Cholesterol is a critically important compound in the human body. It is synthesized in the liver and used to manufacture bile, hormones, and nerve tissue. High levels of cholesterol have been linked to heart disease.
The liver can manufacture about 600 mg of cholesterol a day, an adequate amount to meet the body’s need. But cholesterol is also a part of the human diet, and it is found in many foods. A single egg yolk, for example, contains about 250 mg of cholesterol. Organ meats—like liver and kidneys—are particularly rich in the compound. A 3 oz (85 g) serving of beef liver, for example, contains about 372 mg of cholesterol and a similar-size serving of calves’ brain contains about 2,700 mg of cholesterol. Because diets differ from culture to culture, the amount of cholesterol an individual consumes differs widely around the world. The average European diet includes about 500 mg of cholesterol a day, but the average Japanese diet contains only about 130 mg of cholesterol a day. The latter reflects a diet rich in fish rather than meat.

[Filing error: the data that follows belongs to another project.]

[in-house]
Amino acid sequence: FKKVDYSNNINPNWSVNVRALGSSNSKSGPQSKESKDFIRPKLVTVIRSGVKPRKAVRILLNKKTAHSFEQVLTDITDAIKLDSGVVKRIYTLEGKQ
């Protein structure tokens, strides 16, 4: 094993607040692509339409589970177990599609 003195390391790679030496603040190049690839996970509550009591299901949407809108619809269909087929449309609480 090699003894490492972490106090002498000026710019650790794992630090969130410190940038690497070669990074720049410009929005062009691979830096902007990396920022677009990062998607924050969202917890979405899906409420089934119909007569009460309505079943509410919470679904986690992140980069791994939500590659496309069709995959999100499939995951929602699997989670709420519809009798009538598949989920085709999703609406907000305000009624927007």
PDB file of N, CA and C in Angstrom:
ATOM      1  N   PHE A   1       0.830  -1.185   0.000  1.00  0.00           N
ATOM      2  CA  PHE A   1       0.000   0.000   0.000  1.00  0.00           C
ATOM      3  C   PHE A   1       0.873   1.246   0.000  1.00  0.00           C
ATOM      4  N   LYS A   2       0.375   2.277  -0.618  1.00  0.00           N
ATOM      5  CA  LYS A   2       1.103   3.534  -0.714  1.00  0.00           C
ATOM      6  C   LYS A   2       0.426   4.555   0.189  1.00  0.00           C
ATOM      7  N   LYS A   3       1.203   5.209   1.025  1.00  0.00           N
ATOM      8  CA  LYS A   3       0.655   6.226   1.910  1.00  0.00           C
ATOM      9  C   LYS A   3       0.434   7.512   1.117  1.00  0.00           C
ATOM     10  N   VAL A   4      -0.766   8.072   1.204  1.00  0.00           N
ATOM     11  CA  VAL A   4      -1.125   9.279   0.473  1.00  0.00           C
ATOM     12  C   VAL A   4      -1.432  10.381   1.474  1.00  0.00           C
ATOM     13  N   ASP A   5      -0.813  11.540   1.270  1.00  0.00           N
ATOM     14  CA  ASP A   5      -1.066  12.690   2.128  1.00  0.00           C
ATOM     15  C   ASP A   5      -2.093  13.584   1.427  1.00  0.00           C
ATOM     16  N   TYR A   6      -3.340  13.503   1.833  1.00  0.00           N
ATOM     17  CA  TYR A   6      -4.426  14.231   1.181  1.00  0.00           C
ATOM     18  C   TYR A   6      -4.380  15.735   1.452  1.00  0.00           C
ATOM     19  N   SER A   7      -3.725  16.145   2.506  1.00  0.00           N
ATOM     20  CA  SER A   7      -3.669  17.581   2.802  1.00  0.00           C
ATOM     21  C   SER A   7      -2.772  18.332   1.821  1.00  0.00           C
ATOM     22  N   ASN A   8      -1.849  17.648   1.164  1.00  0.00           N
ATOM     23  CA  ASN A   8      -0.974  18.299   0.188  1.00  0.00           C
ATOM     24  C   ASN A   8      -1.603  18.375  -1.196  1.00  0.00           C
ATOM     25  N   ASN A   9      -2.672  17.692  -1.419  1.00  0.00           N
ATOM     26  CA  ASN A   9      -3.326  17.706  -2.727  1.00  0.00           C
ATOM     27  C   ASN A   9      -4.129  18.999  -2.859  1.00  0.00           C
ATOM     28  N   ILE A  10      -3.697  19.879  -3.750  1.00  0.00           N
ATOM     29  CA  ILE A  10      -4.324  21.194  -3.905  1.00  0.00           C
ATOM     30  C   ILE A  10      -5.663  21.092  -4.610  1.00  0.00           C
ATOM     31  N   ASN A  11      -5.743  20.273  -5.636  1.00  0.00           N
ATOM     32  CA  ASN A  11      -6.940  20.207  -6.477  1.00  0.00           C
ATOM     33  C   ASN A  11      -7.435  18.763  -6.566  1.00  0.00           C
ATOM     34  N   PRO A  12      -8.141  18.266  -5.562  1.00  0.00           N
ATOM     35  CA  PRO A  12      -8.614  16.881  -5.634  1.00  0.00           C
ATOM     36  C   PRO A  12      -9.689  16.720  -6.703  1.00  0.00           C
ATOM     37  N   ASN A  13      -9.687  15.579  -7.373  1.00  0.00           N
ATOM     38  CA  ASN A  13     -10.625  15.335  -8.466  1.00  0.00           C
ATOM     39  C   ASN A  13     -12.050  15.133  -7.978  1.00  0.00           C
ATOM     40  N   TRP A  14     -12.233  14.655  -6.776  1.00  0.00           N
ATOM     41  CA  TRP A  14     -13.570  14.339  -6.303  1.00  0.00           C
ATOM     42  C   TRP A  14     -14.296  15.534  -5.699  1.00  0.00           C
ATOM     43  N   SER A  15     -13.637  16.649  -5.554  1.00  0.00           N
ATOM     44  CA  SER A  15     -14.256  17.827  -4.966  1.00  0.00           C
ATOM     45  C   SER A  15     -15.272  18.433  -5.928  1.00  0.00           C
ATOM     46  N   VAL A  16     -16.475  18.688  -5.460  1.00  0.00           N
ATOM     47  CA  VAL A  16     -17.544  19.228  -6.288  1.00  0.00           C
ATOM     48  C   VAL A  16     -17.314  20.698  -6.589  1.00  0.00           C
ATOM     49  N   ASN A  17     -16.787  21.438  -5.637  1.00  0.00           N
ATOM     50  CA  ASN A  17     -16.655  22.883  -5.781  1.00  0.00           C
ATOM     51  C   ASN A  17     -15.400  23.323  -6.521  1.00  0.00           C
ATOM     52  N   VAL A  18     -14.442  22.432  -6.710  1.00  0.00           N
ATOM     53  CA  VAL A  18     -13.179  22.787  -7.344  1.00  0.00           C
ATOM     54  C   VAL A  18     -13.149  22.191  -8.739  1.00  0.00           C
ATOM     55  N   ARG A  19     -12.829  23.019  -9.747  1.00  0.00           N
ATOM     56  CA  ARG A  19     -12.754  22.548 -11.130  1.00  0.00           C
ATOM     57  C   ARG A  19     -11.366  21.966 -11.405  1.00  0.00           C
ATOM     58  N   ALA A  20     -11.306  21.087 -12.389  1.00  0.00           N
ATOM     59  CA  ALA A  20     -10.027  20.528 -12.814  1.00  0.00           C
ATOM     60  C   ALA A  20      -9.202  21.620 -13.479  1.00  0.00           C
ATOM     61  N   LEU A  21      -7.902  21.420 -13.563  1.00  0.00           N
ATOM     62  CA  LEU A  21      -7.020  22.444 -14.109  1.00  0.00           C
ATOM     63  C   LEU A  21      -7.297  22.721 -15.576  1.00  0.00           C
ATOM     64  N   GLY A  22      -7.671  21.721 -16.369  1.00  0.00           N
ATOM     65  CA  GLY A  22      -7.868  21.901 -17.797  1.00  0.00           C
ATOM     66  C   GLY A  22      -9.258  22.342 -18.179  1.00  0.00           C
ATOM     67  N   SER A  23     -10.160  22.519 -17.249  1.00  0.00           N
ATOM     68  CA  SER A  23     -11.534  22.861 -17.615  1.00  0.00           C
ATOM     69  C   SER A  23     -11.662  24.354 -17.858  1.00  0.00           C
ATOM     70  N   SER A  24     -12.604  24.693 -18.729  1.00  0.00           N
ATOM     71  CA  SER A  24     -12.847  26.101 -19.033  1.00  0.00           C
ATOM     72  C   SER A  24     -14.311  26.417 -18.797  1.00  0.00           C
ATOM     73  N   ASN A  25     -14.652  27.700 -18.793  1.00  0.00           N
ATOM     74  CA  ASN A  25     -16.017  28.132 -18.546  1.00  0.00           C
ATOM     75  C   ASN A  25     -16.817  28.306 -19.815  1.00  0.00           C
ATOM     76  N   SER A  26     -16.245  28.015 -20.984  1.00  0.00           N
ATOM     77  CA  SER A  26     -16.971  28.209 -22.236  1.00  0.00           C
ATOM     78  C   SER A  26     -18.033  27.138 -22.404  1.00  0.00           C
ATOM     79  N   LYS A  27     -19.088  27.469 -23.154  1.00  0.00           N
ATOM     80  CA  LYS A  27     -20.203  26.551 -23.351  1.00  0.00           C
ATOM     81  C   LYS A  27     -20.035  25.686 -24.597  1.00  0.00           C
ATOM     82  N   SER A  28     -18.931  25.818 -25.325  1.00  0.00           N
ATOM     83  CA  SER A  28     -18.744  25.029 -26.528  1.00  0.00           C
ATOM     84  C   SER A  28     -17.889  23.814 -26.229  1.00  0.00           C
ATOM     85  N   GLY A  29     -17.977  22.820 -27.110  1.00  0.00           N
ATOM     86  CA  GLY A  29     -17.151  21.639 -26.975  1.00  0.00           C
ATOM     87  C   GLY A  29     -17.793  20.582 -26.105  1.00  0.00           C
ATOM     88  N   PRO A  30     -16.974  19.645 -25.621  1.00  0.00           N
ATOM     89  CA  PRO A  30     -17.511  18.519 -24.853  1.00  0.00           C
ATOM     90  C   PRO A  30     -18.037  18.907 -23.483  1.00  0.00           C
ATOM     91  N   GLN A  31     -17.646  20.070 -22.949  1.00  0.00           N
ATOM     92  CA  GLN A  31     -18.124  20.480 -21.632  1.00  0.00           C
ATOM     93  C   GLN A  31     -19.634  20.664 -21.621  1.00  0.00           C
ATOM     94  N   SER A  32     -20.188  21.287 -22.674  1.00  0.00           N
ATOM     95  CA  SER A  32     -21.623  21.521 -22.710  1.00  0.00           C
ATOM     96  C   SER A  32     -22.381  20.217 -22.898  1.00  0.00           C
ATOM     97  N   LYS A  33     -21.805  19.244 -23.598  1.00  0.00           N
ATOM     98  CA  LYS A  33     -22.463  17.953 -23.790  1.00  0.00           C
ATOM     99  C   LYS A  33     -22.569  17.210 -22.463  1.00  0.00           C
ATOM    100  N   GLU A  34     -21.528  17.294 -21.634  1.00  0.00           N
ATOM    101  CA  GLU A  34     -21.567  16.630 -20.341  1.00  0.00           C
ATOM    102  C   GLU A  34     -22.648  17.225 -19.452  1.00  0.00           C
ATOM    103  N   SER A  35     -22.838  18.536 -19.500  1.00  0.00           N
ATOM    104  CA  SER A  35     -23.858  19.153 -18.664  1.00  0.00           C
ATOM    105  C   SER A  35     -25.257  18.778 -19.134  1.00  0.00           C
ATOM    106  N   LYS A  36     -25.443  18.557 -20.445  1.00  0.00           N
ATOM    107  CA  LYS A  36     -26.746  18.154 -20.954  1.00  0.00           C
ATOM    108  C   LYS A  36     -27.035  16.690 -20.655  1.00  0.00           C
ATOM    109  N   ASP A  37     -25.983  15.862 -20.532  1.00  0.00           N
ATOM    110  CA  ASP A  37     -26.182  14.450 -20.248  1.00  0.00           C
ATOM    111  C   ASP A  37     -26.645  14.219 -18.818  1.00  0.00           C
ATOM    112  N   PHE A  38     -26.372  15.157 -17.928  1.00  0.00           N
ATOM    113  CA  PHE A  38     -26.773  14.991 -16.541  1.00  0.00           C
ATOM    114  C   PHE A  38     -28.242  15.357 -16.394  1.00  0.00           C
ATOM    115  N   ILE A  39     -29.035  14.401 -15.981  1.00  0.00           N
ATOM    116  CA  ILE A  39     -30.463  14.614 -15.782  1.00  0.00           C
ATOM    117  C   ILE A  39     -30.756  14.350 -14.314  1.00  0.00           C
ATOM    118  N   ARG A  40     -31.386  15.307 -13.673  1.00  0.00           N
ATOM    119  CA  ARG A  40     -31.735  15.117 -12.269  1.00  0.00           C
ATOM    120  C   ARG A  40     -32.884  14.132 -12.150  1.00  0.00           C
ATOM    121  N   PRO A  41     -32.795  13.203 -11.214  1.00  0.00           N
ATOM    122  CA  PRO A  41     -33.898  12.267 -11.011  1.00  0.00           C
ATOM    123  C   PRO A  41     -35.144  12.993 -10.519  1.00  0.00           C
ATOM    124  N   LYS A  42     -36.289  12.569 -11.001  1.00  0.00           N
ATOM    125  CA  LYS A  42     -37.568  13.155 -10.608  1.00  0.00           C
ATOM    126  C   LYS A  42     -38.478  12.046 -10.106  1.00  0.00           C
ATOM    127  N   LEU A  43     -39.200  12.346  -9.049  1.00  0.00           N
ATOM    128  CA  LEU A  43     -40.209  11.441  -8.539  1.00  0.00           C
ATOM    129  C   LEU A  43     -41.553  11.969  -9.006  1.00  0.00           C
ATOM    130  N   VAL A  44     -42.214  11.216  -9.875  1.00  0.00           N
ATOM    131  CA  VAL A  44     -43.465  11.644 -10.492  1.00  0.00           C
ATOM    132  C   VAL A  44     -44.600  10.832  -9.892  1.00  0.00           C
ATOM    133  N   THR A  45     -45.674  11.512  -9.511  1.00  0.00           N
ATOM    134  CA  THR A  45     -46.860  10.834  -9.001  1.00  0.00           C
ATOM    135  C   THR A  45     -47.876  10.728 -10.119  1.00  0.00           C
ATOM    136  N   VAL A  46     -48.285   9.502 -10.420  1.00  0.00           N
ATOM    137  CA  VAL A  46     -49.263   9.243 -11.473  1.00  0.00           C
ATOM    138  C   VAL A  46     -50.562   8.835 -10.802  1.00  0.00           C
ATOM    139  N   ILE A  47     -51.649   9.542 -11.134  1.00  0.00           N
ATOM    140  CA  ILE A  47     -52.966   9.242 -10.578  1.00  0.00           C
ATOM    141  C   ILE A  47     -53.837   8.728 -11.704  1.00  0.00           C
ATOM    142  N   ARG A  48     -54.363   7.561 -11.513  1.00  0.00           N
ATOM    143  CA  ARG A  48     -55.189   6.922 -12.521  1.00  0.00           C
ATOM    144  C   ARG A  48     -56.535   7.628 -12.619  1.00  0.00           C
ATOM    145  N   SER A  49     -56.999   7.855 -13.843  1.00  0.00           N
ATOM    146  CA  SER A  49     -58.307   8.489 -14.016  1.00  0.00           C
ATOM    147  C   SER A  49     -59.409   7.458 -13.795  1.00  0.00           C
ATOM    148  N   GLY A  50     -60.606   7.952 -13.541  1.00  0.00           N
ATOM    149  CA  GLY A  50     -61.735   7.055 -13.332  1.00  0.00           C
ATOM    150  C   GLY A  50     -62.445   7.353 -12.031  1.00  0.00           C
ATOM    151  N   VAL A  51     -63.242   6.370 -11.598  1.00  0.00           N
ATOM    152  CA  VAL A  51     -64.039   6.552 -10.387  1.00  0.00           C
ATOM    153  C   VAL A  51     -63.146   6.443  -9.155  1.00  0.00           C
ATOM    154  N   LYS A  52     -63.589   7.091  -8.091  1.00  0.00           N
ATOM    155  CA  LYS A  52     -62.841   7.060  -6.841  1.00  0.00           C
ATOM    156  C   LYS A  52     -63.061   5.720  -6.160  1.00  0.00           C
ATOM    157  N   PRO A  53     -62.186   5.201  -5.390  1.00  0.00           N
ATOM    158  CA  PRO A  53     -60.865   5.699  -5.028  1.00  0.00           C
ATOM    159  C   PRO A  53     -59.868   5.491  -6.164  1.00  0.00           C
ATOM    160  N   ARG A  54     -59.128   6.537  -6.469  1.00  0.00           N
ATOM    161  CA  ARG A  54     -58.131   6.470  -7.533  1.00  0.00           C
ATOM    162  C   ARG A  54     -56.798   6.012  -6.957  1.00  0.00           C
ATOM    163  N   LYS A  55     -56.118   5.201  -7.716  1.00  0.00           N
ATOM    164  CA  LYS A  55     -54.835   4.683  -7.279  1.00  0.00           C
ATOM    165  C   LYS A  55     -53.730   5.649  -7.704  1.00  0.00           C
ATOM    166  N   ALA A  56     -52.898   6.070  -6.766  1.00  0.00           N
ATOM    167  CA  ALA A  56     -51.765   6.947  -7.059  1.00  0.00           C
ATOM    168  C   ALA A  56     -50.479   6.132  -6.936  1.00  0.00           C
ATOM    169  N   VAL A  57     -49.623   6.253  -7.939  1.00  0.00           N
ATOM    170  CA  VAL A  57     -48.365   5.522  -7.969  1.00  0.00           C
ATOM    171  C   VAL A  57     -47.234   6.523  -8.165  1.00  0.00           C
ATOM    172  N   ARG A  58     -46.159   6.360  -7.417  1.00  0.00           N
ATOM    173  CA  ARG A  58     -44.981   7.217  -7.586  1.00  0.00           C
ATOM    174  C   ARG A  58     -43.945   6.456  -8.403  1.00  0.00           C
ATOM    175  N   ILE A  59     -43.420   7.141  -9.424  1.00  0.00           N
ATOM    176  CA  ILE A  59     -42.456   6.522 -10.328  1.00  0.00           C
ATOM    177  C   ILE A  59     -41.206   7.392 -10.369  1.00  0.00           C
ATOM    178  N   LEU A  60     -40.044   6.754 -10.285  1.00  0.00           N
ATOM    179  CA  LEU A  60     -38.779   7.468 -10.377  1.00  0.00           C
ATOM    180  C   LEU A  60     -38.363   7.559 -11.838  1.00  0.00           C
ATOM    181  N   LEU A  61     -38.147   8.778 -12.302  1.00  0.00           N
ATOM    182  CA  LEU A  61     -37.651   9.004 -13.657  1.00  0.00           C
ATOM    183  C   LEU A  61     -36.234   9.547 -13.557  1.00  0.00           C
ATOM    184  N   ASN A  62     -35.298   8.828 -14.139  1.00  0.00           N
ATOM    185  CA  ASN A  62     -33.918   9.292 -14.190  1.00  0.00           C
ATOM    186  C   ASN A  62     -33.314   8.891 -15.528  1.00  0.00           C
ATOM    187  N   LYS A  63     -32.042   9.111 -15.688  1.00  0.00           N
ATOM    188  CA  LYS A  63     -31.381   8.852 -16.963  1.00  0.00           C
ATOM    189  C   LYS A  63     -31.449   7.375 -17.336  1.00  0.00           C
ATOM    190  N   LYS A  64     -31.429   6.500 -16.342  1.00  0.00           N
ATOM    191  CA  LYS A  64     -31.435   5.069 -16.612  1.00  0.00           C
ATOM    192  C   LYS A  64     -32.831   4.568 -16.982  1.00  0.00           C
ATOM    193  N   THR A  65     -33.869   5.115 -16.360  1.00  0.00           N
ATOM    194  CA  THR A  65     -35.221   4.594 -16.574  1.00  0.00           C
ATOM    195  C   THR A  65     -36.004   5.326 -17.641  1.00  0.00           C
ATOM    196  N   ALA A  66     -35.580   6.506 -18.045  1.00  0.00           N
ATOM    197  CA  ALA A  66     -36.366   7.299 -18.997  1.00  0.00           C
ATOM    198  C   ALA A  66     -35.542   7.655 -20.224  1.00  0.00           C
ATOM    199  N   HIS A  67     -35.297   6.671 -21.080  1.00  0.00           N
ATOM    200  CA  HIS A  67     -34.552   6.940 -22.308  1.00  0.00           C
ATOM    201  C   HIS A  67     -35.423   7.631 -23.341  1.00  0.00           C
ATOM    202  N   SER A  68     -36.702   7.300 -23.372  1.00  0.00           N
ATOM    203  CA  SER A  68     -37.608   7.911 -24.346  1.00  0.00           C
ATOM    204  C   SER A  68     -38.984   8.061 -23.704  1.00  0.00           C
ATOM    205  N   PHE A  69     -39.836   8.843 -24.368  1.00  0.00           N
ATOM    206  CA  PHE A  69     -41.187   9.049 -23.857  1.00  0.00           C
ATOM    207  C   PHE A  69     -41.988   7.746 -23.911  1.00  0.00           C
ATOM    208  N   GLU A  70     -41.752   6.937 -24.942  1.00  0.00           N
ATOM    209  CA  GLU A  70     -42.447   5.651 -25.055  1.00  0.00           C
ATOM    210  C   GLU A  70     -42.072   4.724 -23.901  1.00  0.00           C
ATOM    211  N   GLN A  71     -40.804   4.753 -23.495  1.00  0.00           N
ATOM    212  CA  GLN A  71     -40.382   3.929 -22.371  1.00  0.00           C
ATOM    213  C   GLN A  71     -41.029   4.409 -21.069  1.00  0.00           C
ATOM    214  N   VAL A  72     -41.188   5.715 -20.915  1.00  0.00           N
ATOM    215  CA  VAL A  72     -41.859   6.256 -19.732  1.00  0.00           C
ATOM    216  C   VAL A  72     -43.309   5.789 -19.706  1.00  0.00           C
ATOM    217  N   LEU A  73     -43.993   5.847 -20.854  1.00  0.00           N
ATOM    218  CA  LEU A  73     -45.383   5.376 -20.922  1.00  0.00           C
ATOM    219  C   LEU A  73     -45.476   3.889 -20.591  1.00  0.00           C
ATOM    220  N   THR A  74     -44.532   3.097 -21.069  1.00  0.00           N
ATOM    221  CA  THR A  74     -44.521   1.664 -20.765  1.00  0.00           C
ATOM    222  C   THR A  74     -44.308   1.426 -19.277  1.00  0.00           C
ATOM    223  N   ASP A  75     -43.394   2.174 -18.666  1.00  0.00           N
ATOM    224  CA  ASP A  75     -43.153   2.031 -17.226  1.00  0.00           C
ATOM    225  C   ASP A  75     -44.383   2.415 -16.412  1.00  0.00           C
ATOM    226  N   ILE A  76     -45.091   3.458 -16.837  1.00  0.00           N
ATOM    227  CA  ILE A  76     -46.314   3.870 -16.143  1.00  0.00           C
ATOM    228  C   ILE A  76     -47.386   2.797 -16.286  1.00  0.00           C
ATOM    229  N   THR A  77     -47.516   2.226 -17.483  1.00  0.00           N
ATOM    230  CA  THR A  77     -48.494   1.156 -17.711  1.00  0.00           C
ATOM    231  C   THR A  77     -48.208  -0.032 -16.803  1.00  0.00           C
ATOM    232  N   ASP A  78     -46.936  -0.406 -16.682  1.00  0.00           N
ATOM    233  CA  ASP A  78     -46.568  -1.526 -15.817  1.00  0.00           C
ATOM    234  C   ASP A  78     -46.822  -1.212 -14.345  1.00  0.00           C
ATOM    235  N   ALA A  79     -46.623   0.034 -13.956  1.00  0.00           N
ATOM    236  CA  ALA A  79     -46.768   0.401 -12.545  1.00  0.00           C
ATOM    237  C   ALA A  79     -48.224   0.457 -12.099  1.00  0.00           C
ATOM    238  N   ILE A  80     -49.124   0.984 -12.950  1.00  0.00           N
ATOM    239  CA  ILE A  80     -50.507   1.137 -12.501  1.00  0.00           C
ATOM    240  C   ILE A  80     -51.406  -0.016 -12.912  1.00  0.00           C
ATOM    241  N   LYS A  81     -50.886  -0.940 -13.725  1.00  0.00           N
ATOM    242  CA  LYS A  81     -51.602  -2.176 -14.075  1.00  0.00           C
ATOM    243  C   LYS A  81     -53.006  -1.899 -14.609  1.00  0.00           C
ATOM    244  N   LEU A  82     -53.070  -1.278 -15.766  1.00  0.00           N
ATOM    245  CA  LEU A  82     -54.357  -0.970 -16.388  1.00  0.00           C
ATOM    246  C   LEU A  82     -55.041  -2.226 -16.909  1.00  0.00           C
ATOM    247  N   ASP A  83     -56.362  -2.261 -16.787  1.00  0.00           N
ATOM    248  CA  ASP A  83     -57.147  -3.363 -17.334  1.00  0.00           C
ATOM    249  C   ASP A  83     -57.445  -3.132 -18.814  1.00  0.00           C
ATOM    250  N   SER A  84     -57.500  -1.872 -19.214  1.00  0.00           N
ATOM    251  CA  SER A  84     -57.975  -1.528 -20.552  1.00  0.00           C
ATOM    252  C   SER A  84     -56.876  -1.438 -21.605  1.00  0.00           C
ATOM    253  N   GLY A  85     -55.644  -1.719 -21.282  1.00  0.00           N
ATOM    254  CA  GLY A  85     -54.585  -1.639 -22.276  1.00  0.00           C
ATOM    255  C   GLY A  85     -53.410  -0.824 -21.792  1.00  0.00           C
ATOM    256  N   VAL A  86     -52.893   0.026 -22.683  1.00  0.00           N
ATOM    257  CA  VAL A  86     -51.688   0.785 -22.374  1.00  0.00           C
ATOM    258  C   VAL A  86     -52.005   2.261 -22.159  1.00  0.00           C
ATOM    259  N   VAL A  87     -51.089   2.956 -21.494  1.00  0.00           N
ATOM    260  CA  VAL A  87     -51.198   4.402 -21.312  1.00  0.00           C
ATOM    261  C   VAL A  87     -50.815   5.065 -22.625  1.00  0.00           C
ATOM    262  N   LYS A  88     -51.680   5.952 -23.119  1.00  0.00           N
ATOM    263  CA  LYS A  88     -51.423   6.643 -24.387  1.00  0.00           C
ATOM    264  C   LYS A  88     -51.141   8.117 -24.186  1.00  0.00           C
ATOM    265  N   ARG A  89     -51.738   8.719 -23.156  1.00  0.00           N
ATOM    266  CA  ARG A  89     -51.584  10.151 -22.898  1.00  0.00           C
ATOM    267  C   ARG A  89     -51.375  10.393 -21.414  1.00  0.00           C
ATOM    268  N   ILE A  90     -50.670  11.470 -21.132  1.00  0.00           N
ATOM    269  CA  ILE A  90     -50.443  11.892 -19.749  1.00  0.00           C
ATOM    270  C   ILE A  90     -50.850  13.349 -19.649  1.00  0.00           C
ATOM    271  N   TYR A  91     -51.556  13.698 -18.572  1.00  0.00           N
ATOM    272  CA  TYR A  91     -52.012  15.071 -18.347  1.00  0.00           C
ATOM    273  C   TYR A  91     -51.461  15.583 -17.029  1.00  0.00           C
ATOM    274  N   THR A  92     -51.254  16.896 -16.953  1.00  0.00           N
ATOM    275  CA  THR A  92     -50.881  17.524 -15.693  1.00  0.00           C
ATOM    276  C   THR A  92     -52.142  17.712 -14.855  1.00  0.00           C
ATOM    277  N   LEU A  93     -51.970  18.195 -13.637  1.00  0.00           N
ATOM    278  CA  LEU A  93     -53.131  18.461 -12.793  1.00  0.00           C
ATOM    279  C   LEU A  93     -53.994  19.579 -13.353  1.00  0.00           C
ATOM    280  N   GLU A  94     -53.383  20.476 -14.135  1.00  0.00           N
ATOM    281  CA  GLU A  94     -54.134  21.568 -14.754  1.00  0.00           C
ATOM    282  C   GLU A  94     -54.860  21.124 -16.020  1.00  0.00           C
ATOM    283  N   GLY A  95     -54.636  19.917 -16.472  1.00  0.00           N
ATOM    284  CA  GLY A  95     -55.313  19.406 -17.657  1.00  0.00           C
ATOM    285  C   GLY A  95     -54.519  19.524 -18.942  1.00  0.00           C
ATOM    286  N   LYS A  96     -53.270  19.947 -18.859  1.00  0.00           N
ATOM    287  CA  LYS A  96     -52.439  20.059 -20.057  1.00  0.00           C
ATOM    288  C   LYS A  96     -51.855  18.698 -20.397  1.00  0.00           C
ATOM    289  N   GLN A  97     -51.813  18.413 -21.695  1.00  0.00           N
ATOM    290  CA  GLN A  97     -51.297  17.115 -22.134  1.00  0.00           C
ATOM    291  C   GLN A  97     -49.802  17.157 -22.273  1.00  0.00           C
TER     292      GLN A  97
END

Cholesterol occurs in almost all living organisms with the primary exception of microorganisms. About 93% of the cholesterol found in the body occurs in cells. The remainder occurs in the circulatory system. The brain and spinal cord are particularly rich in the compound. About 10% of the former’s dry weight is due to cholesterol. An important commercial source of cholesterol is spinal fluid taken from cattle. In addition, cholesterol is found in myelin, the material that surrounds nerve strands. Gallstones are nearly pure cholesterol.
How one’s body processes cholesterol is affected by both hereditary factors and diet. For most people, when the dietary intake of cholesterol greatly exceeds the body’s needs, excess cholesterol will tend to precipitate out of blood and be deposited on arterial linings. The presence of such plaques (clumps) of cholesterol can lead to circulatory disorders such as heart disease. The concentration of cholesterol in human blood also varies rather widely, from a low of less than 200 mg/dL (milligrams per deciliter) to a high of more than 300 mg/dL.
Children of any age can be tested to determine the levels of cholesterol in their blood. In fact, many pediatricians believe testing should take place routinely at about ages 2 and 16. Because many children carry the genetic tendency toward high cholesterol levels and heart disease, such screening can pinpoint children early who could benefit from dietary changes. It has recommended that children older than two follow the same nutritional guidelines as adults, eating no more than 30% of their daily calories from fat and only a small percentage of that from saturated fat. Before the age of two, a higher percentage of calories from fat is required to sustain the rapid growth characteristic of this stage of development.